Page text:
Bald-Faced Hornet

Actual Size: 12-15 mm

Characteristics: Black with white pattern on face

Legs: 6

Antennae: Yes

Habitat: Live in paper nests that are at least three feet off the ground, often in trees or on the sides of buildings


  • Typically appear in late summer months
  • Known to be more aggressive and may sting when provoked
  • Have smooth stingers that enable them to sting repeatedly

Bald-Faced Hornets in Santa Fe and Albuquerque NM

The bald-faced hornet greatly resembles its yellowjacket cousin. It is known for its dark color and ivory-white markings on its face. These large flying insects will defend their nests aggressively when they feel there is a threat. Bald-faced hornets live in colonies with thousands of individuals. They tend to build their nests in residential areas, making them a major threat for people in the Santa Fe area when nests are built on homes and commercial buildings.

Bald-Faced Hornet Habitat

Bald-faced hornet workers often build their large paper nest around areas where humans live, work and play. These hornets build gray colored, egg-shaped nests that can become quite large and appear very menacing. Nests are created in spring and early summer by worker hornets chewing on natural wood fibers. Bald-faced hornets will construct nests in trees, under eaves, around light structures on buildings and inside children’s playhouses. When the nest is finished, it will be the size of a football or basketball. It is important to never approach a bald-faced hornet nest, even when you suspect it is empty.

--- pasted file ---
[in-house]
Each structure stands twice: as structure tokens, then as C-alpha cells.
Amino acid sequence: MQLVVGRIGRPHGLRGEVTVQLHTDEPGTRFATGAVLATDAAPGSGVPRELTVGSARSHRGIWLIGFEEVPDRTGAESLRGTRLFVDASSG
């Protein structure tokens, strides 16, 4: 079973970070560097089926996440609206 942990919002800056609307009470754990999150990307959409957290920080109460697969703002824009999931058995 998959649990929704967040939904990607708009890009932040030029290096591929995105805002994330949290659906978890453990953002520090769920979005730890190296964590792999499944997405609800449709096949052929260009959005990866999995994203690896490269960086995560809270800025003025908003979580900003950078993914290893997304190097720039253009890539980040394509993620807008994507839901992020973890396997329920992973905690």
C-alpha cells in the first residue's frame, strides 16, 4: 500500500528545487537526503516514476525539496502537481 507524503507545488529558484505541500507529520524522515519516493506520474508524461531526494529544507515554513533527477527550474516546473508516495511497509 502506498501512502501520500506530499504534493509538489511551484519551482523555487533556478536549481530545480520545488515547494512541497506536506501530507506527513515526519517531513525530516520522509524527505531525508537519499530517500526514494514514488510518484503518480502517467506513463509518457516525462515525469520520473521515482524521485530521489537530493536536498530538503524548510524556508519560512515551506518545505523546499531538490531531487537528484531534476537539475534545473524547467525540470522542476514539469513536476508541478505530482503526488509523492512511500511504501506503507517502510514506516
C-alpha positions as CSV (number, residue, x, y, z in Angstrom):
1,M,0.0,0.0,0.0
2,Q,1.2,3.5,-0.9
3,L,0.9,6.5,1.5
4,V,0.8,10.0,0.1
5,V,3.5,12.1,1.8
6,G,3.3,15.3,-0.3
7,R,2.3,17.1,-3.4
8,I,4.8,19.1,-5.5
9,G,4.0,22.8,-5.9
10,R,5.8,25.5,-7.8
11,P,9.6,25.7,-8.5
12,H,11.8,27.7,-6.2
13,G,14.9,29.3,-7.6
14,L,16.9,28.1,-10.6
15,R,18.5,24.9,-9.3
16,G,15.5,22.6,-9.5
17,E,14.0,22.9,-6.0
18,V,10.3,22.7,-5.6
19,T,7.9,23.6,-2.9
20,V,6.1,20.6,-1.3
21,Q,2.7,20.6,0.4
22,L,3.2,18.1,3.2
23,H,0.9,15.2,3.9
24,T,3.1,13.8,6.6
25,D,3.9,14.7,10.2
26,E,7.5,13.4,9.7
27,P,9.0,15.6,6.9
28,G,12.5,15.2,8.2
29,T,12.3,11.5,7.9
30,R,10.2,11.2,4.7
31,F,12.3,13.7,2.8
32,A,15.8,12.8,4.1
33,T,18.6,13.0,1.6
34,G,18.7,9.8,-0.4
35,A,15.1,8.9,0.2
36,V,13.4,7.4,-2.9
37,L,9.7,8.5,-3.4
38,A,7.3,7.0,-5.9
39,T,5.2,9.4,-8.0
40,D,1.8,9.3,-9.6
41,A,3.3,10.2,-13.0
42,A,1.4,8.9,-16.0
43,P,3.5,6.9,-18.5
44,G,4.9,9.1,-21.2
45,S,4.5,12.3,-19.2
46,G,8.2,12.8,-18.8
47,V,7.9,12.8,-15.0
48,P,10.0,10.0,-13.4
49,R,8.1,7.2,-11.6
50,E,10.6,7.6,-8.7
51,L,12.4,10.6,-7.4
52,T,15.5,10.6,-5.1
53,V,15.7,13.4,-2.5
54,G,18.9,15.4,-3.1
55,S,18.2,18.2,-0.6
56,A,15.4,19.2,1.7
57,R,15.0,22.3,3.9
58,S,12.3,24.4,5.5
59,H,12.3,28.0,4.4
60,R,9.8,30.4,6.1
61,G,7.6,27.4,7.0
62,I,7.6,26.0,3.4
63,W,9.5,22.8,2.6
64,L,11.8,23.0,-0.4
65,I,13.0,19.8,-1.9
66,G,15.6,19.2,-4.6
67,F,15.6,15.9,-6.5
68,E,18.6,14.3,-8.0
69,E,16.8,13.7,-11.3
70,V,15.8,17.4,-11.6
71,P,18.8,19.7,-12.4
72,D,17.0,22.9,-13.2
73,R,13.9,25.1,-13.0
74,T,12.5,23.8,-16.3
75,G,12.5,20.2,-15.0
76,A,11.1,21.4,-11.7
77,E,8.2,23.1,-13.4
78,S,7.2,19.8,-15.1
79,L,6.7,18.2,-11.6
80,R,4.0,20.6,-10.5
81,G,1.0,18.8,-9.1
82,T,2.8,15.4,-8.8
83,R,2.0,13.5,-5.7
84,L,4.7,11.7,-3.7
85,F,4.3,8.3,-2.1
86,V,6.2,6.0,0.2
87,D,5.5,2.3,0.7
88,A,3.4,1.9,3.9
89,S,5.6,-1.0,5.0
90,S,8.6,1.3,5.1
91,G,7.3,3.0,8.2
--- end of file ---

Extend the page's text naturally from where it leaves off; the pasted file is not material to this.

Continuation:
Bald-Faced Hornet Behavior & Threats

Bald-faced hornets are known as one of the more aggressive types of wasps. Their stings are venomous, and can cause pain and swelling for about 24 hours. People who are allergic to bee stings, may have similar reactions to a bald-faced hornet sting. Bald-faced hornets scavenge in trash receptacles and forage upon food and beverages consumed outdoors. They also consume ripe fruit in gardens, farms and vineyards. In the autumn, the combination of cooler temperatures and reduced food stimulates newly emerged reproductive wasps to seek warm shelter, and they are more likely to invade homes.

Bald-faced hornets will sting when they feel their nest is threatened. If you notice a nest forming near or around your property, contact your local wasp control team.